He lies on his left side. His head rests like a stone atop the pillow, causing creases and ripples to form in every direction. His body rises softly under the blankets that hang and sag around him. His right side curves up to the top of his head, up and around the outline of his ear, contouring down the crevice of his neck, then over the top of his shoulder, the fold of his arm, to the drop to his rib cage. He lies with his back to her in the bed, the softness of his shape of bone and ligaments, and joints, and musculature—the shape of his mass—hidden beneath his blanket of skin covered by the fabric that blankets him.
He lies with his back to her. He faces the interior of the room, oblivious to the window behind her where beams of sunlight slowly begin to caress their way across the ceiling, dancing quietly into the corners of the room, extending their reach further and further.
They lie side by side, neither body touches the other. The palm of a hand rests on the surface of the bed, the crook of an elbow in front of a torso, the bend of the leg at the ball and socket of the hip, an inclination of a knee. Both chests rise and fall in near syncopation, floating up then down with every inhalation and exhalation, every breath in and out, and in again. Each soft and subtle movement is as slow and methodical as the erosion of earth over time, like changes and transformations of the planet, the continents, the land masses themselves.
They lie there in the slowness of sleep, two lovers in one bed, a composition of possibilities and perspectives. He faces out, she faces him, their two bodies like two mountain ranges flowing up then down against the horizon of the bed. Two bodies like formations of earth created in the intersections that collide and cause collisions of time and space and geography, the collateral damage of the daily movement of earth around sun.
Is there a difference in the life of a mountain during the day and during the night? It is the same range, the same piercing geography, the very same interruption of time and space that stands high and still and wide while the earth rotates daily. The range is a revolution, an aberration of geology, a physiology of deformations forged over a billion seconds and microseconds of time. It is a quiet revolt of adjustments and flexes, of silent curves and crests that defies gravity.
The mountain is not just a mountain. It is the peak of contrast that rises against the curtain of constellations and formations of stars that extend across the field of darkness that is night. It is all the ecosystems that exist together in the careful balance of light, elevation, flora and fauna against the backdrop of sunlight, land and rocks built up and around in quiet aggressions of natural intersections of peaks and formations, parabolas and curves that exist in the contrasts and nuances between both light and dark. It is the slow and quiet breath of two lovers existing side by side, quietly eroding with the rotation of a planet that transitions from night to day.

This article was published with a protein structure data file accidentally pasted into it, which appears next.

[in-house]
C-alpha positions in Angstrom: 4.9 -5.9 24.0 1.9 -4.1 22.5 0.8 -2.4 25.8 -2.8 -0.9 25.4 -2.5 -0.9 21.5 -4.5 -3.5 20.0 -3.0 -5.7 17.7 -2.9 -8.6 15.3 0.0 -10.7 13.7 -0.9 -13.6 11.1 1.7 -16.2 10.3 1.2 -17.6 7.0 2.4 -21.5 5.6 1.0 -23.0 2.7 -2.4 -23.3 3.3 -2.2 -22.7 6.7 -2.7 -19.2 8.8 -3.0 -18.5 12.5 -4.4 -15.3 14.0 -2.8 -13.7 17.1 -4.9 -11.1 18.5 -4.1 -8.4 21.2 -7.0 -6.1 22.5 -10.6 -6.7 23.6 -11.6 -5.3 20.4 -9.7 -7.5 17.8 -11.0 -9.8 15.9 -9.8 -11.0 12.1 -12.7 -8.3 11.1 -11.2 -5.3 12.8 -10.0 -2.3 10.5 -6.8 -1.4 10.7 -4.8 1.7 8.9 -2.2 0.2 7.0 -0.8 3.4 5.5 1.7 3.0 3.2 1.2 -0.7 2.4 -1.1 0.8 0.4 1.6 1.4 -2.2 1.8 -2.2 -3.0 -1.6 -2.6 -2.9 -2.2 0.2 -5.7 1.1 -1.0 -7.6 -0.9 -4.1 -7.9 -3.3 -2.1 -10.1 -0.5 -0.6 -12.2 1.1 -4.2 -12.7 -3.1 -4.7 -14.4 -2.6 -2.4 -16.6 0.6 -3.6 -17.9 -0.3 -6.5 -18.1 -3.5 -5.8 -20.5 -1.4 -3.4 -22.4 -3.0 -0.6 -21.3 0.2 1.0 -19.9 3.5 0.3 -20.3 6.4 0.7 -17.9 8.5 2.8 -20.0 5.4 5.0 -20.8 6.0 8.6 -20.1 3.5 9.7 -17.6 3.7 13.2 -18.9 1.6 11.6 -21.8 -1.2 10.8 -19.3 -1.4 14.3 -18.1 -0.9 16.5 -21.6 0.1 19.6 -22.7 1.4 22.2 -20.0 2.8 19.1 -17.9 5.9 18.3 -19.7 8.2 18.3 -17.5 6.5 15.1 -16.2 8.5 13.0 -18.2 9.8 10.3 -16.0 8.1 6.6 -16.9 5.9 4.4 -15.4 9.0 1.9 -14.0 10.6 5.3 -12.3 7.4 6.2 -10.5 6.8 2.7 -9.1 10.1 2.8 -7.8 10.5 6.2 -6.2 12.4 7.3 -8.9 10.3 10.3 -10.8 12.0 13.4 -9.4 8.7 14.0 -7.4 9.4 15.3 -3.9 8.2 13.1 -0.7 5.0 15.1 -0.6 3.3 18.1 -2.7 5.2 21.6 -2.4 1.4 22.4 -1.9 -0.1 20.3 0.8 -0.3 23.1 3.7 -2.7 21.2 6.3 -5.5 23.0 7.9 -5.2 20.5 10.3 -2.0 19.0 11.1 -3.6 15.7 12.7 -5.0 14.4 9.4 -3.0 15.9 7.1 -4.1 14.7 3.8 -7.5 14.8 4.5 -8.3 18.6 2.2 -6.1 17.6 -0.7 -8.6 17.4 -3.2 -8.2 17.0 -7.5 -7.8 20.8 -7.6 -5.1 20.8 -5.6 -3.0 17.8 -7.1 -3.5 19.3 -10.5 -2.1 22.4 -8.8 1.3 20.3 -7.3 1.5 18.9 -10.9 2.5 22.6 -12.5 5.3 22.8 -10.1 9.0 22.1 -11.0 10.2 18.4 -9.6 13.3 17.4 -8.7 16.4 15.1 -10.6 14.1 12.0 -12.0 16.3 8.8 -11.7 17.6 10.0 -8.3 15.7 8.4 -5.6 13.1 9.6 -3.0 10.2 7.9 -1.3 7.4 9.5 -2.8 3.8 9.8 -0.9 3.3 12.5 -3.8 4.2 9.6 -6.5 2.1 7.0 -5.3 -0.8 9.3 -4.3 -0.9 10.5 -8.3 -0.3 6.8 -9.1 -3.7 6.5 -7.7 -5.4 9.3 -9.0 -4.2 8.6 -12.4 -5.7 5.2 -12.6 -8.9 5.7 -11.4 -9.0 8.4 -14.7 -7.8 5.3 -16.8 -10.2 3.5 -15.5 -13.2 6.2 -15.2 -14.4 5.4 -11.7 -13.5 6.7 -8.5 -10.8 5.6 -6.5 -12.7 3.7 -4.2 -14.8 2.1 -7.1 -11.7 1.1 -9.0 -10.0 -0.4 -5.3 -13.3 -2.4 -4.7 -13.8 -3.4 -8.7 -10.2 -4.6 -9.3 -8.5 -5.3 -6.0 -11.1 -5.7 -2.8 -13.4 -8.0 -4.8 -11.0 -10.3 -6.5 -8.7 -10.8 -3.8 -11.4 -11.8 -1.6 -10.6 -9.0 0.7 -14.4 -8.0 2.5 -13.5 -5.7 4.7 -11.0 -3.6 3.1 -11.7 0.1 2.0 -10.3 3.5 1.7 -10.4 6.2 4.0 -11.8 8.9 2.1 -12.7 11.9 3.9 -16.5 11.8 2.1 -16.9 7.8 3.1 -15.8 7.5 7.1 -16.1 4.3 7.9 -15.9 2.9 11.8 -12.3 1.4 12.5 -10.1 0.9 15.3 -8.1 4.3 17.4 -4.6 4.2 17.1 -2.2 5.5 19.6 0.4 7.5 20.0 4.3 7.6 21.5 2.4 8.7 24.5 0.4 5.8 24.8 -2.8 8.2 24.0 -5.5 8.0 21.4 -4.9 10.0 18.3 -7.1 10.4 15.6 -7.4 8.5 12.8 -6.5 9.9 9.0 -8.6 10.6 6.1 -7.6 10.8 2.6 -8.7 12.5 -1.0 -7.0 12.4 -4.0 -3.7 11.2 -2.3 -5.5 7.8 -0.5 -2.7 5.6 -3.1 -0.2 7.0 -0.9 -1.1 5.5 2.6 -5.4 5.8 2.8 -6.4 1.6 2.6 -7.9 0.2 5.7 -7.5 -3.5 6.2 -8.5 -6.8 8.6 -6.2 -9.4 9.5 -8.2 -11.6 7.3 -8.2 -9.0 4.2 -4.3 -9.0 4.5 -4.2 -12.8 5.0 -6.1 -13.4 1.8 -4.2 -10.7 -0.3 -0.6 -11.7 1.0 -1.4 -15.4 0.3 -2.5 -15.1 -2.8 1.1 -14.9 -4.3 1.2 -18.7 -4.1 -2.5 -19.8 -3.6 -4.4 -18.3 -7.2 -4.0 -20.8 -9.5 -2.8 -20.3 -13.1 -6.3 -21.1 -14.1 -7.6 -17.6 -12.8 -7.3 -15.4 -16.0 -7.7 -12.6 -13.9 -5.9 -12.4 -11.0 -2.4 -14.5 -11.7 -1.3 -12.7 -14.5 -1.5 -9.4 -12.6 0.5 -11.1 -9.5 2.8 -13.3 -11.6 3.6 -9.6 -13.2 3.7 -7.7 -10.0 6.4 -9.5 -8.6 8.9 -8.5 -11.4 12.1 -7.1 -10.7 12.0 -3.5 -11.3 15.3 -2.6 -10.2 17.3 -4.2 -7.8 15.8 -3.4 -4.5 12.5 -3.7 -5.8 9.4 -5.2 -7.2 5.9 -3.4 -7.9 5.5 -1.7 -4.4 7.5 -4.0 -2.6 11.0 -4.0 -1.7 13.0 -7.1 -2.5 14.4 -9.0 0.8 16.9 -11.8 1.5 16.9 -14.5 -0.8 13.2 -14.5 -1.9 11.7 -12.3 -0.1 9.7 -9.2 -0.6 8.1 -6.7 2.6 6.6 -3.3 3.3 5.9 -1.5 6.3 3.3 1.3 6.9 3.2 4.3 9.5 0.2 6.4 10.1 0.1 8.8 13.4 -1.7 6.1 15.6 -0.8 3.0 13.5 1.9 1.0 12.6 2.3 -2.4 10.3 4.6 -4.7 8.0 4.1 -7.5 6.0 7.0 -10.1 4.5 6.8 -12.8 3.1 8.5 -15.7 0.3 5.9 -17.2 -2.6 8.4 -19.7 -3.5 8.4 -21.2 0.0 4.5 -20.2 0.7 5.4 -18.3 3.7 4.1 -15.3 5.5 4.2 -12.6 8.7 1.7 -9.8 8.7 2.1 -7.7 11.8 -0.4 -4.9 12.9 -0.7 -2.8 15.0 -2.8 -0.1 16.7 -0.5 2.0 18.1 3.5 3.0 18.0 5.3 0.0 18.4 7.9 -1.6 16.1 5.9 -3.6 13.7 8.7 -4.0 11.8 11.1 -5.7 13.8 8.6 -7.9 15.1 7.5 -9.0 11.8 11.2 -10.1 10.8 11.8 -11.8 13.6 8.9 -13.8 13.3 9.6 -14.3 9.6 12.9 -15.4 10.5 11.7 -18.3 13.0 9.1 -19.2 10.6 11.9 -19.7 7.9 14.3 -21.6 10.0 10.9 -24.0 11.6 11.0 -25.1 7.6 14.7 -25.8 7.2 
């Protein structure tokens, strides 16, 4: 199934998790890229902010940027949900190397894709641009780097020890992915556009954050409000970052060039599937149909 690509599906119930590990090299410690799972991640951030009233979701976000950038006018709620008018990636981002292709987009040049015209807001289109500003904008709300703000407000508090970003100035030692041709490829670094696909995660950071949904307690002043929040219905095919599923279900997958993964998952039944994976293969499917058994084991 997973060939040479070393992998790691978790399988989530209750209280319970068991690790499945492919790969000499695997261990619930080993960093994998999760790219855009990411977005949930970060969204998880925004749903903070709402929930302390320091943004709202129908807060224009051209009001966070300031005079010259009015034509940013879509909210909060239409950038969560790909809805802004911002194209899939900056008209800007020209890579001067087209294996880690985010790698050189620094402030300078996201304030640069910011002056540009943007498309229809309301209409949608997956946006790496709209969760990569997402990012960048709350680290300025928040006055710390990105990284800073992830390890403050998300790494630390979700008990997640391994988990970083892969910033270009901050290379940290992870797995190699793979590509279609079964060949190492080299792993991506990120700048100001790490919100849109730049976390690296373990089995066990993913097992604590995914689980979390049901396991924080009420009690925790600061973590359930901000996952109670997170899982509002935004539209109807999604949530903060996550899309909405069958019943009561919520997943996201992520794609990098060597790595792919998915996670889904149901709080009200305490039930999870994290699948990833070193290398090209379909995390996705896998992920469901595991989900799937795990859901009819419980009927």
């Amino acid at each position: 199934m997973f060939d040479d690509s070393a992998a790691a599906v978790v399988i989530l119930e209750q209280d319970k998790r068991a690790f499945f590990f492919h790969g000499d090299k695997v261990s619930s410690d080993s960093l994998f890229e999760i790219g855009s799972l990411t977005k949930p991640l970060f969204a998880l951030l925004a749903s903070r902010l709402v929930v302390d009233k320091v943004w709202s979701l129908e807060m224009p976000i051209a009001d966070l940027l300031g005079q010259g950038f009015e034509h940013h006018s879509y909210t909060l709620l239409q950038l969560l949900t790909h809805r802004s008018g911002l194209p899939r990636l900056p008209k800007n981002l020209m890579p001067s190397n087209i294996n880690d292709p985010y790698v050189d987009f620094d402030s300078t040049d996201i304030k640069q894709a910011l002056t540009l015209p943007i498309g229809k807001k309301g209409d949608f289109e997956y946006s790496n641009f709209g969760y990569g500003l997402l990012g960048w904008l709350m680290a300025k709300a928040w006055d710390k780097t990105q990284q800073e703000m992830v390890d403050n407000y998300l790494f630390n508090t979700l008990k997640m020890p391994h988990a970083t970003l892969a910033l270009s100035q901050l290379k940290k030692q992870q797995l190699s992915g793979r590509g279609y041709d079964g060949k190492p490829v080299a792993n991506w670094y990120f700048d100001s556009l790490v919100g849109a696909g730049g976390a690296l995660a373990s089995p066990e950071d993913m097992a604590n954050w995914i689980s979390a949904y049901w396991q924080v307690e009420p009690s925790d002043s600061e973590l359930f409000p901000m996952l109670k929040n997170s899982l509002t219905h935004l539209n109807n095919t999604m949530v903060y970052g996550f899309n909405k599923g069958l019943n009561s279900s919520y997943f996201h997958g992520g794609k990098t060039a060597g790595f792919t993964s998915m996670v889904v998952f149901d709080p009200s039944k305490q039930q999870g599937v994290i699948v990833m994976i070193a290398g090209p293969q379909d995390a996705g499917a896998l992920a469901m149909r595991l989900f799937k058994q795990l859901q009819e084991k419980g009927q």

Dawn extends her veil in the world beyond them. Clouds race across the gradient sky of grays, blues, pinks, and golds of a rising sun, of a planet in revolution. Clouds and earth move in opposite directions. White nebulae fold in and over each other like waves of an ocean cascading in and through, racing across and eclipsing sky in a hurried sprint from night to morning. The two lovers lie there in the very same bed, the presence of one confirming the existence of the other, two bodies side by side like their own small planets, their own little universes of ecosystems and concerns, their only commonality being the atmosphere they share in that exact moment between sleep and wakefulness.
Their two bodies lie parallel to each other, sharing atmosphere, sharing a bed. He faces out, she faces him. If her eyes were open she would see the topography of freckles moving with his quiet rhythm of breath, a landscape that ebbs and flows like a map of rocks and trees and one thousand tiny tendernesses forming in the quiet evolution that spreads up and down and across the length of his back.
She is one of two bodies existing through the existence of the other. Two perspectives of being reliant on one another, a relationship made obsolete with absence. He faces out, she faces him, two formations of rock and earth and body that lie along the horizon of a bed, sharing space and atmosphere and existence before night becomes day and their individual universes begin to part ways.